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'Having it all' is so 1980s

The debate about Anne-Marie Slaughter’s Atlantic cover story on women and 'having it all' – career and family – is out of touch with the modern family. As a young couple, our question is how can we have just enough? We’re attuned to core joys, not status and acquisition.

The Atlantic magazine cover from the July/August 2012 issue features an article by former State Department official Anne-Marie Slaughter on her struggles balancing a high-powered career with raising her two sons. Op-ed contributors Courtney E. Martin and John Cary write: 'We don’t want the impossible. We don’t want to have it all. We want to be happy and helpful.'

The Atlantic/AP

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The latest spike in the “have it all” debate is characteristically out of touch with the reality of what modern families are like and how they function. White, privileged, heterosexual, and married, we are a poster pair for the discussion. And yet the ongoing buzz surrounding Anne-Marie Slaughter’s recent Atlantic cover story on whether – and how – women can balance career success with family doesn’t accurately encapsulate even our experience or ambition.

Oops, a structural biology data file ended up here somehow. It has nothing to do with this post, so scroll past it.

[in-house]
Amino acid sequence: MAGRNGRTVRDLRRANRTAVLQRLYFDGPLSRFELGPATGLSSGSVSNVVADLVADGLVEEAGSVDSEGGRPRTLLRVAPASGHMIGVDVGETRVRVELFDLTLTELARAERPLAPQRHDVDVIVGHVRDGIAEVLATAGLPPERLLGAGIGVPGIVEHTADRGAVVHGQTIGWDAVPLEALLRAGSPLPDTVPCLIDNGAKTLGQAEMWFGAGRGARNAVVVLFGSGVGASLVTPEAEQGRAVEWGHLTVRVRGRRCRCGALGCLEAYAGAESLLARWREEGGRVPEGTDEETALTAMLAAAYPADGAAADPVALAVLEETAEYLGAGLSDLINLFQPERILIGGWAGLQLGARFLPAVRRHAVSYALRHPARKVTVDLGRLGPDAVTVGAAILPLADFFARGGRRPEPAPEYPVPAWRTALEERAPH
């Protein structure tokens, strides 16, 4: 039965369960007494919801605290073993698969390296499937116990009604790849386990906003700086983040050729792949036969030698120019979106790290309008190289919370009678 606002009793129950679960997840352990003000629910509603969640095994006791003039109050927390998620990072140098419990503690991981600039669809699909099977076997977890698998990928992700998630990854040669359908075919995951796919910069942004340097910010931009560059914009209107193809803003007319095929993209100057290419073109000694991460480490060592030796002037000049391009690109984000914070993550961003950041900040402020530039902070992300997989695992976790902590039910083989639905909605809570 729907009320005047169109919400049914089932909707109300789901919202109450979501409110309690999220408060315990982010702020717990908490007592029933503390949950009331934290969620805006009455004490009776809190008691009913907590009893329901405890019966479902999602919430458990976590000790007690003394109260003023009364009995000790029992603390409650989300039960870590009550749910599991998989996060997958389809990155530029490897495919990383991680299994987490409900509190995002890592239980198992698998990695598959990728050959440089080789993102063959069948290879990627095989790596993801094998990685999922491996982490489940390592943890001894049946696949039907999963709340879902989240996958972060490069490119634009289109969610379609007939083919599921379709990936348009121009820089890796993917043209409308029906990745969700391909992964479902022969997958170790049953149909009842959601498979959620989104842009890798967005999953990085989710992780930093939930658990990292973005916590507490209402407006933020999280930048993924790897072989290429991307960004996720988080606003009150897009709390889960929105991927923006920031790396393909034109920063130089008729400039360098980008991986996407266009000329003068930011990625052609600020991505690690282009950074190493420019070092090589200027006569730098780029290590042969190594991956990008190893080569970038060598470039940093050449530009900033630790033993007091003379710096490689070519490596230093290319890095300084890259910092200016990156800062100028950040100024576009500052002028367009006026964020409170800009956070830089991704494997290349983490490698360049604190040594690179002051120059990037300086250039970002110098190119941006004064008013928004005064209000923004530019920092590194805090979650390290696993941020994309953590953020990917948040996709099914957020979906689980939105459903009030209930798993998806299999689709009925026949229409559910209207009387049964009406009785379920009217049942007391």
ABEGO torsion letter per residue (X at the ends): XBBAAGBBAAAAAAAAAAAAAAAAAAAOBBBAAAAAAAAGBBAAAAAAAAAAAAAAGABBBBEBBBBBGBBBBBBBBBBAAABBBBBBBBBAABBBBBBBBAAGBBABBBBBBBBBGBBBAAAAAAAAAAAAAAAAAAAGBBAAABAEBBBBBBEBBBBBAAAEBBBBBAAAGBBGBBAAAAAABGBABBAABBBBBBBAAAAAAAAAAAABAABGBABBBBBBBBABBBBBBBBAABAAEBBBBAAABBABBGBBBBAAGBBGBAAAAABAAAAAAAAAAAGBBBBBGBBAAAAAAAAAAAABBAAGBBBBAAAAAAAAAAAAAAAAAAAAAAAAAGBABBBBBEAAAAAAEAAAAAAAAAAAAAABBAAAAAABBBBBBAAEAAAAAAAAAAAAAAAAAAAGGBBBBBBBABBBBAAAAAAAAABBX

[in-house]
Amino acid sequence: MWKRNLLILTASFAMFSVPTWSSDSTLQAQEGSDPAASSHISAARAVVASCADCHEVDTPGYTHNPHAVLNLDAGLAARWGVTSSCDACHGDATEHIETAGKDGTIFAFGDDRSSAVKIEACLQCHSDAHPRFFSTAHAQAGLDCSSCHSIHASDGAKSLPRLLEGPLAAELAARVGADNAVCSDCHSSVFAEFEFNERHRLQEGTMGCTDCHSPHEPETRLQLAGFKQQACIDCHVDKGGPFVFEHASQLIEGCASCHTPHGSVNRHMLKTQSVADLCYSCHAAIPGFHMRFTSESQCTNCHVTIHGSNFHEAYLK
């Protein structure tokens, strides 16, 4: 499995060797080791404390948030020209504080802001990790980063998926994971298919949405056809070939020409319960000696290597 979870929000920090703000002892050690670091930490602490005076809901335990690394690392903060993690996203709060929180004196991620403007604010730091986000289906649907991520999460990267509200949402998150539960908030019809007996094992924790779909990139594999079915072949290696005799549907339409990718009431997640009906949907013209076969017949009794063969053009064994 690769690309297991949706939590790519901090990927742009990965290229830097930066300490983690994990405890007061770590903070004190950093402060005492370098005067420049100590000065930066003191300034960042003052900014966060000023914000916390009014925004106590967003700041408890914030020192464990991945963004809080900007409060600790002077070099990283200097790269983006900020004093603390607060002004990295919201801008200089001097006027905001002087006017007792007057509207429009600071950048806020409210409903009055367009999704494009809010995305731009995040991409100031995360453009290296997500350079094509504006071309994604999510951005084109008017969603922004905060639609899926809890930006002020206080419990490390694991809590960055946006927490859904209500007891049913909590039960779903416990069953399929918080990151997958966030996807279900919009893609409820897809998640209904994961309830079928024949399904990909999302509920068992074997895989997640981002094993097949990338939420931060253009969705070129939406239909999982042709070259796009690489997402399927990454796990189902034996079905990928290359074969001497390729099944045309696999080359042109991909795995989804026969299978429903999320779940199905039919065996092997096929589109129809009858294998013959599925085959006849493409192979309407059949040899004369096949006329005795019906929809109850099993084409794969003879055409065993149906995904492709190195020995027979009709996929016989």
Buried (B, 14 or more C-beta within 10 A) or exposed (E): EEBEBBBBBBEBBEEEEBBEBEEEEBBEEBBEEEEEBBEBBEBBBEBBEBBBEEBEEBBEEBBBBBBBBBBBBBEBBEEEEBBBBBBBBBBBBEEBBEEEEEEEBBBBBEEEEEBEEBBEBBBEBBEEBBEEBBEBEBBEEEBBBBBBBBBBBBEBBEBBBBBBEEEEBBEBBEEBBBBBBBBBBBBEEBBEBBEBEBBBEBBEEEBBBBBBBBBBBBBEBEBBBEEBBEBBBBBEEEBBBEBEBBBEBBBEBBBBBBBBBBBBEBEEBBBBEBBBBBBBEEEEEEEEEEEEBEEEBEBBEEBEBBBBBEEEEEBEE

According to the Council for Contemporary Families, close to half of US residents 18 and older are single. Between 1965 and 2003, men tripled the amount of time they spent on childcare. At least 1 in 7 children live with a parent who had lost his or her job. US census data for 2000 suggests more than 250,000 children are being raised by lesbian and gay parents. The world, as reflected in this latest iteration of the “have it all” debate, simply doesn’t cover the challenges and choices many families face.

As we look toward the next stage of our lives (more diapers, less dining out), we’ve been thinking a lot about where and how to live – our own “have it all” debate.

A daughter and a son of middle class Midwesterners, we’ve been dreaming about how we might remix the best of the families we grew up in – Courtney’s parents’ undying curiosity, John’s parents’ spirit of service – for our own moment.

In the 1980s, when we were coming of age, it made sense for our parents to strive and struggle with full-time work and co-parenting; they were in step with the more, better, faster times – aspiring to make more money than their parents had (our mothers were the first women in their respective families to work after giving birth) and own their own suburban homes, with a garage for two family cars. They raised us, and their other children, to dream bigger than they’d ever dared.


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